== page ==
Thursday, October 21, 2010

Limited Progress on Concussions

Alan Schwarz continues his excellent work on the concussion and football story.  This time, he focuses on the helmet industry, and we are not surprised to find that there is little regulation here. Much needs to be changed, like how teams practice, how the media covers the big hits, but helmets would seem to be a logical first step, especially for the kids.  No brainer, really (pardon the pun).  Much progress on awareness the past year or so, in large part to Schwarz.  Still much room for improvement on everything else. 

The story is pretty disturbing as some companies will just wait for new standards and see that as acceptable, while standards-setter is waiting, apparently, for a perfect understanding before moving forward, that a tradeoff between skull fractures and concussions (which may or may not exist) is an excuse for doing nothing now.
Art Chou, vice president of Rawlings, agreed: “We’re not in the standards-making business. We make equipment focused on standards given to us.” Chou also serves on the Nocsae board.
Oy!  This is juxtaposed with other companies that say they are on the cutting edge on this but might be making exaggerated claims, such as Ridelll.  I think I would buy the exaggerator's helmet rather than one from the complacent companies. 
Along with Riddell, the company most emphasizing concussion safety is Xenith, whose X1 model is making inroads among high schools, colleges and the N.F.L. The X1 features a radical new design: air-filled shock absorbers that attempt to withstand a wider range of forces than traditional foam. Xenith’s founder and president, the former Harvard quarterback Vin Ferrara, said the Nocsae standard had discouraged innovation among other companies and was “wholly inadequate” for modern football.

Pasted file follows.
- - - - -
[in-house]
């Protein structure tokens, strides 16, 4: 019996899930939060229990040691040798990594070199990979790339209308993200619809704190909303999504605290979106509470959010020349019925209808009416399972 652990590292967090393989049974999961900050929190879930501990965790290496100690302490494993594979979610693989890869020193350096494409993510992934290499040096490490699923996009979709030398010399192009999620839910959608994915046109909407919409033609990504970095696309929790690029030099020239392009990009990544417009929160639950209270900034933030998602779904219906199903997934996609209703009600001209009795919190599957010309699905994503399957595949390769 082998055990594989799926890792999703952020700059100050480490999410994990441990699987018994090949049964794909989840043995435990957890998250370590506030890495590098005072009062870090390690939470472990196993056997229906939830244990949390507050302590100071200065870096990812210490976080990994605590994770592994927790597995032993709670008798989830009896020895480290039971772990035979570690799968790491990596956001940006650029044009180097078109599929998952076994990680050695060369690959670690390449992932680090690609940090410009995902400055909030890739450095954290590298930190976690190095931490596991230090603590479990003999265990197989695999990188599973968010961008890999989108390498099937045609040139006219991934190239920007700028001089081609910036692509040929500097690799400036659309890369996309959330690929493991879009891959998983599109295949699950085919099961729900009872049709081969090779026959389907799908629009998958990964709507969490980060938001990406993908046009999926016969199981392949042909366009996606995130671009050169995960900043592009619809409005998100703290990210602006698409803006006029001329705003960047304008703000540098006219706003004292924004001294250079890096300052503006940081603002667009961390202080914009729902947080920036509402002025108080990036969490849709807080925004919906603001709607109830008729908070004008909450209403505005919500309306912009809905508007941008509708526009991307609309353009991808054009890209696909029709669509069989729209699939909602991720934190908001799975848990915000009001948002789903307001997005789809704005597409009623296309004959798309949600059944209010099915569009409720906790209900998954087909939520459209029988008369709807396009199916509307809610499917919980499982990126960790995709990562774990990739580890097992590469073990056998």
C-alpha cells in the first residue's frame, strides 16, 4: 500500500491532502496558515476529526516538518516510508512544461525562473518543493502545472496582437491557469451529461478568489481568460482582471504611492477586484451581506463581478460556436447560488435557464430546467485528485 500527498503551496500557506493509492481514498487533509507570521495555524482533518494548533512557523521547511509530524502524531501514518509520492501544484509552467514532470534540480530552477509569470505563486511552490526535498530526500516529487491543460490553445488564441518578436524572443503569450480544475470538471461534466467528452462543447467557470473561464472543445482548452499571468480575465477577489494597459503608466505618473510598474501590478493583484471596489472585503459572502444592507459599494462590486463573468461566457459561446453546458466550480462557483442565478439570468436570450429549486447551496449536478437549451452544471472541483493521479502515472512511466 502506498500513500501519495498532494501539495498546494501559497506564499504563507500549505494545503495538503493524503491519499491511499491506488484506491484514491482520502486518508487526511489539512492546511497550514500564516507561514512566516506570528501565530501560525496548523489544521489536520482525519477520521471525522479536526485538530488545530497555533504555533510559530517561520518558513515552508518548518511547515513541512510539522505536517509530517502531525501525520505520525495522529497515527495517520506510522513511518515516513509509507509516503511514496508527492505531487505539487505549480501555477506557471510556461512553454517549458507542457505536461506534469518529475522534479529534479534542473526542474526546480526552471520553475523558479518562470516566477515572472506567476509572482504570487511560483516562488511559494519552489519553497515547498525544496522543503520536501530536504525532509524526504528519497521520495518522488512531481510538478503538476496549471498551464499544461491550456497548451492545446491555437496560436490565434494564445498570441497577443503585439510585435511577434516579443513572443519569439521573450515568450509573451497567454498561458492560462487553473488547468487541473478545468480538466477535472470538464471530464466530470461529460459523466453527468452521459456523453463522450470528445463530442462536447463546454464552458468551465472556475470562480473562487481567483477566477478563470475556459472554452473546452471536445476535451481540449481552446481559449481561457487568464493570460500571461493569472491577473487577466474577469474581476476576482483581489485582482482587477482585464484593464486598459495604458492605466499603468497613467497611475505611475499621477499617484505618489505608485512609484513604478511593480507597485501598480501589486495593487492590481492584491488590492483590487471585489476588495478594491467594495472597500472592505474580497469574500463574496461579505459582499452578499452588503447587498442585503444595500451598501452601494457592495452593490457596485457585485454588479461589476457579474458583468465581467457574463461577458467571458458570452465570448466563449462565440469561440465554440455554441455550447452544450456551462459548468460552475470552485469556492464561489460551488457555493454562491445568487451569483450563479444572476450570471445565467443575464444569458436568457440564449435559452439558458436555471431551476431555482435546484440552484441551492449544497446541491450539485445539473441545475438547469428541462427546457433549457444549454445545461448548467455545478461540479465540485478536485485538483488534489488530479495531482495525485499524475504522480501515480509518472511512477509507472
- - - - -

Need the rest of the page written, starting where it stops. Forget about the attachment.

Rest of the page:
This is where government should play a role--that regulation is required when the market does not operate so well.  Especially when the ignorance is vast:
The fact that helmets are held to no standard regarding concussions surprised almost every one of dozens of people interviewed for this article, from coaches and parents to doctors and league officials. Even one member of the Nocsae board, Grant Teaff — who represents the American Football Coaches Association — said he was unaware of it.
 When we ponder who is doing the regulating, this kind of news should not surprise us, but does nonetheless:
Nocsae’s annual budget of about $1.7 million is funded mostly by sporting-goods manufacturers whose products bear the Nocsae seal of approval. The largest share of that comes from football helmet makers and reconditioners.
 Lovely.  No wonder no progress is being made.  My curiosity is thus satisfied.  No more info is required to figure out why we have no concussion standards for football helmets.  Makes me glad that my kid does not play football--I can understand why we have cheap and crappy helmets and why we will be stuck with them for the near future.

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